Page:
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Greg Ayres Gives His Thoughts On The Crunchyroll-Funimation Merger

As anime grows more popular than ever internationally, big business has gotten more and more involved in the licensing and distribution of anime. Today, one mega-corporation in particular holds particular power over American distribution of anime: Sony, which already purchased anime licensor/streamer Funimation in 2017, recently completed its acquisition of Funimation's biggest competitor, Crunchyroll (formerly part of WarnerMedia), and merged the two anime companies. This isn't the only big American anime business shift-up in 2022: Sentai Filmworks, which runs the HIDIVE streaming service, was acquired by AMC Networks.

Looper got to speak with Greg Ayres, a voice actor who has worked with Funimation, Crunchyroll, and Sentai Filmworks, at his Anime Boston 2022 press panel. We asked him his thoughts about the Funimation-Crunchyroll merger and what it means for the future of the industry. While acknowledging there are inevitably going to be some negative issues, Ayres chooses to be optimistic about the future.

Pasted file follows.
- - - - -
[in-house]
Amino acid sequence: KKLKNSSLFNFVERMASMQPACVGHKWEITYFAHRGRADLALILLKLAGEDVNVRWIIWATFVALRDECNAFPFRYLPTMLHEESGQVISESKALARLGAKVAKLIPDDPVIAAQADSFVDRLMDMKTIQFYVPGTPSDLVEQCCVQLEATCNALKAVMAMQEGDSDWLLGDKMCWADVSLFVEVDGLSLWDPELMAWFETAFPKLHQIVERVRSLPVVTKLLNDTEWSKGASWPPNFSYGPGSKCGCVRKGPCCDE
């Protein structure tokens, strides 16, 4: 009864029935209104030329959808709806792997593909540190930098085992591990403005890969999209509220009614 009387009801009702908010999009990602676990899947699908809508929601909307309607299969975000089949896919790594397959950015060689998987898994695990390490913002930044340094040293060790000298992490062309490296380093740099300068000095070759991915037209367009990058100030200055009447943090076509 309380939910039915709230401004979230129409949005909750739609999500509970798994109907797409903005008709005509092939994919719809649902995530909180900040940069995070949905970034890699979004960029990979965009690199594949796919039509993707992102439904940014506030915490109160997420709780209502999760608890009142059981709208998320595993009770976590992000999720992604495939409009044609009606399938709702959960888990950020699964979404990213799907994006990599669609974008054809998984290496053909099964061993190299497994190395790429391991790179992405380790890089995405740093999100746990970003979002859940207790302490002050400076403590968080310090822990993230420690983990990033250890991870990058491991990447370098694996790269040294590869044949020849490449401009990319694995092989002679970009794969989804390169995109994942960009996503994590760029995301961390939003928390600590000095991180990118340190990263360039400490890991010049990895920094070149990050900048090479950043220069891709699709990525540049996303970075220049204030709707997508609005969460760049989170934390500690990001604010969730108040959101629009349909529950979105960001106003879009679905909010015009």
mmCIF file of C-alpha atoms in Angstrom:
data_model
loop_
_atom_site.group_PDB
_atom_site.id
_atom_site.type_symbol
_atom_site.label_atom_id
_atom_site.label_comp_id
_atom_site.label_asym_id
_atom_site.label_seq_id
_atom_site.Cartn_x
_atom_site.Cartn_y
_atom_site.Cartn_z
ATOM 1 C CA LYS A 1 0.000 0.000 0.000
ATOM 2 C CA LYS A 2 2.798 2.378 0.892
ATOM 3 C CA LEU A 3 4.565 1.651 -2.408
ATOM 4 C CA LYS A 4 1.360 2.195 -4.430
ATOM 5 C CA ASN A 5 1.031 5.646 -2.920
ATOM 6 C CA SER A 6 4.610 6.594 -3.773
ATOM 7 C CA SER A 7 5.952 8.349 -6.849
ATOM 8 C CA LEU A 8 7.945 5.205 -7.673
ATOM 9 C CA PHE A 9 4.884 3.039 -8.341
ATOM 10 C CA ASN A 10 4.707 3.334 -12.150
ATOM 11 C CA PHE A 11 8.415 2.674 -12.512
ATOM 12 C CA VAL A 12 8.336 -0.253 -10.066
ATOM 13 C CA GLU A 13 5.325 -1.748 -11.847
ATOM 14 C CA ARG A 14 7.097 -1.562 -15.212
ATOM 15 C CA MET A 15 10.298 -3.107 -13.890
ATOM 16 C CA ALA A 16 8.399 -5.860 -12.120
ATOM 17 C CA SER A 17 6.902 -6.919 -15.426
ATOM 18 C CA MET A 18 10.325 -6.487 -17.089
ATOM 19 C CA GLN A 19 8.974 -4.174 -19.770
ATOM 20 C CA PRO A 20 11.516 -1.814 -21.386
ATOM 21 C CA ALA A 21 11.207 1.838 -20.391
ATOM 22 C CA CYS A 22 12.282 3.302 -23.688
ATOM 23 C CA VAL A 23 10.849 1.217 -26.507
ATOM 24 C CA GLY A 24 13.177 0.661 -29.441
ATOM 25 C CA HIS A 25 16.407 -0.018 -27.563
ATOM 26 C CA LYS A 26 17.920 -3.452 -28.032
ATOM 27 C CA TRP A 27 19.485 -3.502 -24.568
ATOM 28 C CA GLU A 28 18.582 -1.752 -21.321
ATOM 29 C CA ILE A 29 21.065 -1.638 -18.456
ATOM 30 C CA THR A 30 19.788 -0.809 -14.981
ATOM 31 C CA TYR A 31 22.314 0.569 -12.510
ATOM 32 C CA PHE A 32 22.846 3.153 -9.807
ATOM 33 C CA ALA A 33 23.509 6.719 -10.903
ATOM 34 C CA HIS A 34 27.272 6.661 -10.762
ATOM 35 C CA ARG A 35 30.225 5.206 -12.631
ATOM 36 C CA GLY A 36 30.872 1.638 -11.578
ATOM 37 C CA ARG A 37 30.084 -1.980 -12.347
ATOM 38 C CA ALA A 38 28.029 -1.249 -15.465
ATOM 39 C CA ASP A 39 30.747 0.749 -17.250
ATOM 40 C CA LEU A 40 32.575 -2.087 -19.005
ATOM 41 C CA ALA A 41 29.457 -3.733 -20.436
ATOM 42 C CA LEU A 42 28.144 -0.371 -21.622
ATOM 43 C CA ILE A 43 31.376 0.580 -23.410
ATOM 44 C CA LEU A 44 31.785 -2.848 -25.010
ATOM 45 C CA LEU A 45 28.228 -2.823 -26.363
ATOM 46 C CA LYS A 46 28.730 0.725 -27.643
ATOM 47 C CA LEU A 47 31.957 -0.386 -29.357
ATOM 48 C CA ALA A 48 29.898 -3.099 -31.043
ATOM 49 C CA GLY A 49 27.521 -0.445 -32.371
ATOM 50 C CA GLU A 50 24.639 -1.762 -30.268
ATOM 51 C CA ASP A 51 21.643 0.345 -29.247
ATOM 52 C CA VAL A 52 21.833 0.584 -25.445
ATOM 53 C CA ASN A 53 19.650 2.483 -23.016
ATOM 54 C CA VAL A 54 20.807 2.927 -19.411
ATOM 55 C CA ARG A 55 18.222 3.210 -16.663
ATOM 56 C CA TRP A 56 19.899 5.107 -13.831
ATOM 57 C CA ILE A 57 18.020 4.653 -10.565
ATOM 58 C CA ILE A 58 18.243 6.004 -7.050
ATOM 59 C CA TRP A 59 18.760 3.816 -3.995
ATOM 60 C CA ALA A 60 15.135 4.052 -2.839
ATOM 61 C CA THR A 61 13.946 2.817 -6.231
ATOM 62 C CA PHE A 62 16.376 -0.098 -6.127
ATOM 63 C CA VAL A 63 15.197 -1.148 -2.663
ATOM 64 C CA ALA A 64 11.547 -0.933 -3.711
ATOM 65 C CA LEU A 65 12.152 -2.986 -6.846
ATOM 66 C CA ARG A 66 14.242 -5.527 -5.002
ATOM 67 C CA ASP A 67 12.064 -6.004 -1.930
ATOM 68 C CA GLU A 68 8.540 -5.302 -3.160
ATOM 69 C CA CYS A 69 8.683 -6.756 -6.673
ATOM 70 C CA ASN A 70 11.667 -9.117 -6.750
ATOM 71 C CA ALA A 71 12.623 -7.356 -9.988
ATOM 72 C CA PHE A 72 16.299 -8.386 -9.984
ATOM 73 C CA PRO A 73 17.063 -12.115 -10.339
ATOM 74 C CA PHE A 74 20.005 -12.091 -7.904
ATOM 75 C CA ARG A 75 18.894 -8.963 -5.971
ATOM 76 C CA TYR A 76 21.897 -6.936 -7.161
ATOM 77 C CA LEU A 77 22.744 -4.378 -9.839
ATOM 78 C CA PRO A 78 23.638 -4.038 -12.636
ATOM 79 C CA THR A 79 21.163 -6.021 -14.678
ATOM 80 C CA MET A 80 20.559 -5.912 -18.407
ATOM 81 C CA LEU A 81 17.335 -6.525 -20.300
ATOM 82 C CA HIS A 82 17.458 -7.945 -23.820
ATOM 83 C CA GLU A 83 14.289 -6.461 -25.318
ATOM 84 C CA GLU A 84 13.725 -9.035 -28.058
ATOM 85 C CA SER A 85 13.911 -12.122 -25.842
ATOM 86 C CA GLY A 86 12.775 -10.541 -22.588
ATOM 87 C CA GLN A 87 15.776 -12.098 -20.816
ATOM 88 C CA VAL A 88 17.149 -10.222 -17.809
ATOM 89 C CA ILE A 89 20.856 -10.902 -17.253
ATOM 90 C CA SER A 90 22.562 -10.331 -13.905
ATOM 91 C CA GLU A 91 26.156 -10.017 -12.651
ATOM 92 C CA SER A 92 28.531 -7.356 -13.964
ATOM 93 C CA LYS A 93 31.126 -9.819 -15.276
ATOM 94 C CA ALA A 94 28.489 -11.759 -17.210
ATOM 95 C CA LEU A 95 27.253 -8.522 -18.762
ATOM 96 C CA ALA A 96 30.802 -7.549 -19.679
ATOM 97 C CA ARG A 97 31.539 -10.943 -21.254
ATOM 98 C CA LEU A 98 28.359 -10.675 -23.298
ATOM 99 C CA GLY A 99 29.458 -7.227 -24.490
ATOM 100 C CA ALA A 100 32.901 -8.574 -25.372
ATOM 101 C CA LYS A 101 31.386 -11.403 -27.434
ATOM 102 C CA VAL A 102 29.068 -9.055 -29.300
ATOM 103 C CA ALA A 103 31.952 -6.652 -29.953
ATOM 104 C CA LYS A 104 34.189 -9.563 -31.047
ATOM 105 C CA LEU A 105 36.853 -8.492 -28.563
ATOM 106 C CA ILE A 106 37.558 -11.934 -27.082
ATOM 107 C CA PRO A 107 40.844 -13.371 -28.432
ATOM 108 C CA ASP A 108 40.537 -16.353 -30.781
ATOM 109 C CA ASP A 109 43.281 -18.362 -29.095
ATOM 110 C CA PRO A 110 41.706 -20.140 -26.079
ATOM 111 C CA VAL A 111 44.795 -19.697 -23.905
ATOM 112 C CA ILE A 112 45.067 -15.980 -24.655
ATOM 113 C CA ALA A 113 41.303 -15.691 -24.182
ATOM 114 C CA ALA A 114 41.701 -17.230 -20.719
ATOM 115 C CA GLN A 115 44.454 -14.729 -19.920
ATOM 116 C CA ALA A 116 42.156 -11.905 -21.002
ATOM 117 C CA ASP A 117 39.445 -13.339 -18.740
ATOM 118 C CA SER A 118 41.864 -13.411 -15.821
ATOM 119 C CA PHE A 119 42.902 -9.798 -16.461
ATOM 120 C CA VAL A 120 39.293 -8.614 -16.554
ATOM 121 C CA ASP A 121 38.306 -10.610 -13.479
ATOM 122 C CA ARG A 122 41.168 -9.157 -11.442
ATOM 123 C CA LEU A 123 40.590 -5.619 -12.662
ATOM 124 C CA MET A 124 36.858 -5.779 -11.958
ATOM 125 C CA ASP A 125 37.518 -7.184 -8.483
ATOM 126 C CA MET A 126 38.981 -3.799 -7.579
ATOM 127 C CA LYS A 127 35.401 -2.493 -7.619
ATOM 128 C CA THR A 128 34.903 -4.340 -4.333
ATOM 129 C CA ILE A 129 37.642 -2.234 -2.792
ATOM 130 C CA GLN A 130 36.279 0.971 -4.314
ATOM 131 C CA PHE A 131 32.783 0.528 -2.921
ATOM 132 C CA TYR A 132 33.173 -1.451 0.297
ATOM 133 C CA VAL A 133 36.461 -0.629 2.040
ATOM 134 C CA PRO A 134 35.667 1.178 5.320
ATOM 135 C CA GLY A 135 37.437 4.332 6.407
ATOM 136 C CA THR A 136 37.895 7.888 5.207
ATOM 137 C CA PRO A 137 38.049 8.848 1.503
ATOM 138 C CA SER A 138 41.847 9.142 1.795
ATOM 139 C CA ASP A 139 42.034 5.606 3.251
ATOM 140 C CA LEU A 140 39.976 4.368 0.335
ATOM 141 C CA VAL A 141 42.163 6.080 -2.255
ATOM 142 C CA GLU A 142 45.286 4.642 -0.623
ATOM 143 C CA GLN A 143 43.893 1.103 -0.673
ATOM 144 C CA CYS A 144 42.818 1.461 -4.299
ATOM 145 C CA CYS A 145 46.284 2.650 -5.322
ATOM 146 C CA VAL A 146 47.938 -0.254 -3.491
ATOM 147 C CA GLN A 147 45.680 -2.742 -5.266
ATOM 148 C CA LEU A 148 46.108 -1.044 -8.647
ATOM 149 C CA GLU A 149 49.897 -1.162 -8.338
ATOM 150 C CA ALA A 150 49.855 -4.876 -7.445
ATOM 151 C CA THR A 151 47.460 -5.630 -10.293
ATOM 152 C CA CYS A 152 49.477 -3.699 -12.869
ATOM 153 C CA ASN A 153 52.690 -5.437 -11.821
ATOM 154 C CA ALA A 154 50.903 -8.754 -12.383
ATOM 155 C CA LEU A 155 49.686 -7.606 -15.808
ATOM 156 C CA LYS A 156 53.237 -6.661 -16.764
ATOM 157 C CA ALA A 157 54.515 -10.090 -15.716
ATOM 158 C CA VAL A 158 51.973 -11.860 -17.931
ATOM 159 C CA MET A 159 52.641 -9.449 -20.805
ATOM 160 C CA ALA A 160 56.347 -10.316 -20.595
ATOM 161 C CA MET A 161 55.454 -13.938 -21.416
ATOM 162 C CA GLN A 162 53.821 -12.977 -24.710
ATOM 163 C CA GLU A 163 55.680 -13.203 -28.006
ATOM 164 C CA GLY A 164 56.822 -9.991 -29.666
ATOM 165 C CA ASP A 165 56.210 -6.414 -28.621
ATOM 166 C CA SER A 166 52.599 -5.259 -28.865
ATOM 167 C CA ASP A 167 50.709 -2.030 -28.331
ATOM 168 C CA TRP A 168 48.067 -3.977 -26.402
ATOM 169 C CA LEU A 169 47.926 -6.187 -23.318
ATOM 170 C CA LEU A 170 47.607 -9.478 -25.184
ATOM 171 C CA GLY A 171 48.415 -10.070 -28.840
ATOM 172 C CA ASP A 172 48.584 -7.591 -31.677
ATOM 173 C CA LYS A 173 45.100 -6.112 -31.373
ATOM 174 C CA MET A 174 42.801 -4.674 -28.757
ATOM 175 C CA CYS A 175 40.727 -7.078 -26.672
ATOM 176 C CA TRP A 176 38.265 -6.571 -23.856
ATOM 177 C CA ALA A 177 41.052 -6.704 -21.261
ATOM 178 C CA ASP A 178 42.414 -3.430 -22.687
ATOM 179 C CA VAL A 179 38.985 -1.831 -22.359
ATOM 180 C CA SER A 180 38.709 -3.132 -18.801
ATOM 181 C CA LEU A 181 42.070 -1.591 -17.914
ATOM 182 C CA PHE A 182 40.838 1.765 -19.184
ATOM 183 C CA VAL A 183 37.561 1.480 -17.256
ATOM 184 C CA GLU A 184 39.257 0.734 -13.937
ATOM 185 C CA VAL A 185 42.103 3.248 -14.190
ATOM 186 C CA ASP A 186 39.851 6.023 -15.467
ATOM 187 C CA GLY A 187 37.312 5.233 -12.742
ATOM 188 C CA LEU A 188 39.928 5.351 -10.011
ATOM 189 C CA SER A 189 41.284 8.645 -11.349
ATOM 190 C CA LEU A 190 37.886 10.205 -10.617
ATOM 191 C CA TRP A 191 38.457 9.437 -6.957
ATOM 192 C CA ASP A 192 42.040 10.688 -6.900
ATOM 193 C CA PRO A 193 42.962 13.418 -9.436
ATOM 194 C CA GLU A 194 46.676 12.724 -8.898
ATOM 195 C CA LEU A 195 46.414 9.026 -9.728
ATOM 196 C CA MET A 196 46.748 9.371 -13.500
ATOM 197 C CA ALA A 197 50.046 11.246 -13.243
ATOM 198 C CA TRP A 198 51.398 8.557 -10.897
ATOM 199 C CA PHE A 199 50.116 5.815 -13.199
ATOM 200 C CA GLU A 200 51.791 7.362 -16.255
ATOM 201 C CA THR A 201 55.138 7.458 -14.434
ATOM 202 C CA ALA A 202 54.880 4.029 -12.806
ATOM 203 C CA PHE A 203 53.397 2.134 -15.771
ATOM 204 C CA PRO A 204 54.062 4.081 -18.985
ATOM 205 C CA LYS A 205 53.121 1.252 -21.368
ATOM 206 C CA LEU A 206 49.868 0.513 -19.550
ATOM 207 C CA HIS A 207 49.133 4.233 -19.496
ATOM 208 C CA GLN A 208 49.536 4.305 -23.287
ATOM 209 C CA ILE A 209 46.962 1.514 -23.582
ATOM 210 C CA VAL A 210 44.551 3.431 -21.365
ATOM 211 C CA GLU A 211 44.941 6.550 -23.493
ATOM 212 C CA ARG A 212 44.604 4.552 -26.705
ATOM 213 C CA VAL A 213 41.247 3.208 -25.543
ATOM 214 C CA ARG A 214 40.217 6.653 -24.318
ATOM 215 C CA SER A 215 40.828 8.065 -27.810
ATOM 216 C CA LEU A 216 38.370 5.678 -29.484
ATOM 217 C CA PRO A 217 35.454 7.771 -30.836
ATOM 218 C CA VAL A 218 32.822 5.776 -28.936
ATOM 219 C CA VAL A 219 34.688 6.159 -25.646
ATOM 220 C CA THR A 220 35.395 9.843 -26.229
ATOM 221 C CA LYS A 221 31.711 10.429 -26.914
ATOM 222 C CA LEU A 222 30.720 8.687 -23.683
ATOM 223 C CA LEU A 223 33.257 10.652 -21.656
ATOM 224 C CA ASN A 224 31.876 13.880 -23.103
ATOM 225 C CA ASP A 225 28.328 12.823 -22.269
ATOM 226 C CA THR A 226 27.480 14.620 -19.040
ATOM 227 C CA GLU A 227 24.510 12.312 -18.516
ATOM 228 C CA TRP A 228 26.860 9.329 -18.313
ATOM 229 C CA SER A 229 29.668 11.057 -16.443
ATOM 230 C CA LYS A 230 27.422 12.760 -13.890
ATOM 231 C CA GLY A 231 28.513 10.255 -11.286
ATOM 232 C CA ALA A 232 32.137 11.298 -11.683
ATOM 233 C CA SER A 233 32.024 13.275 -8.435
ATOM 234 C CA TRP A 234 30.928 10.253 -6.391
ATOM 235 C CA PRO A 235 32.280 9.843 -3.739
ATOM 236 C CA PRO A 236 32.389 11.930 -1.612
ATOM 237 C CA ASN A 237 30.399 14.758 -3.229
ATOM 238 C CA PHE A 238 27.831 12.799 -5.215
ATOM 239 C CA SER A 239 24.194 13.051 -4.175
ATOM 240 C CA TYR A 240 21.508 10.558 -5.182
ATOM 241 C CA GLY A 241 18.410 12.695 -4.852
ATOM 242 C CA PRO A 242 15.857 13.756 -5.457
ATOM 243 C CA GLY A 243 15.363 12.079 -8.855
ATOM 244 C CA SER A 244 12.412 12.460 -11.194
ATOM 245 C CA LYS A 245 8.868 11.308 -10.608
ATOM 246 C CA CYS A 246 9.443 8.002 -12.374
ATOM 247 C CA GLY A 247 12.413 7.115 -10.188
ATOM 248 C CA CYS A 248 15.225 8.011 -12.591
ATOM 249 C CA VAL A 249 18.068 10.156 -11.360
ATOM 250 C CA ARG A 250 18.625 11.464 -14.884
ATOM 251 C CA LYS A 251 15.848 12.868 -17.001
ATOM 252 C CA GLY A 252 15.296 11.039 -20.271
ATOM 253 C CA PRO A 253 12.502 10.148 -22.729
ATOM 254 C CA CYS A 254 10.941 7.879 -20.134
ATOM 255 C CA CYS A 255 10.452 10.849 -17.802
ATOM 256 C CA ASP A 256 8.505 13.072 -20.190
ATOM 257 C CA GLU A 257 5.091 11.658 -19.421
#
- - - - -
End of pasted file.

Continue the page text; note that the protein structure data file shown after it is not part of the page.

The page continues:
Greg Ayres is hopeful about the anime business

Ayres says, "You can always look at it one of two ways. You can always look at it as being owned by an overlord, or, 'I now work for people that have much deeper pockets.' I'm trying to look at it from the much deeper pockets aspect, because along with Sony comes a much greater reach in Japan ... I want a Japanese company that has dealings with and existing relations with Japanese companies because it's better for licensing."

He emphasized that, while there have been metaphorical "slings and arrows" involved in making the Crunchyroll-Funimation-Sony and Sentai-AMC mergers happen, the results should be mostly positive for anime fans: "That means more anime. That means different options. When I first started working, there was no streaming, and now you can watch anime 24 hours a day, provided you have a decent internet connection — legally — and sometimes things that have just come out in Japan." He says there are "good things coming of licensing from both mergers," and praised Crunchyroll's new recording offices as "a beautiful studio, really cool campus, very weeby and nerdy."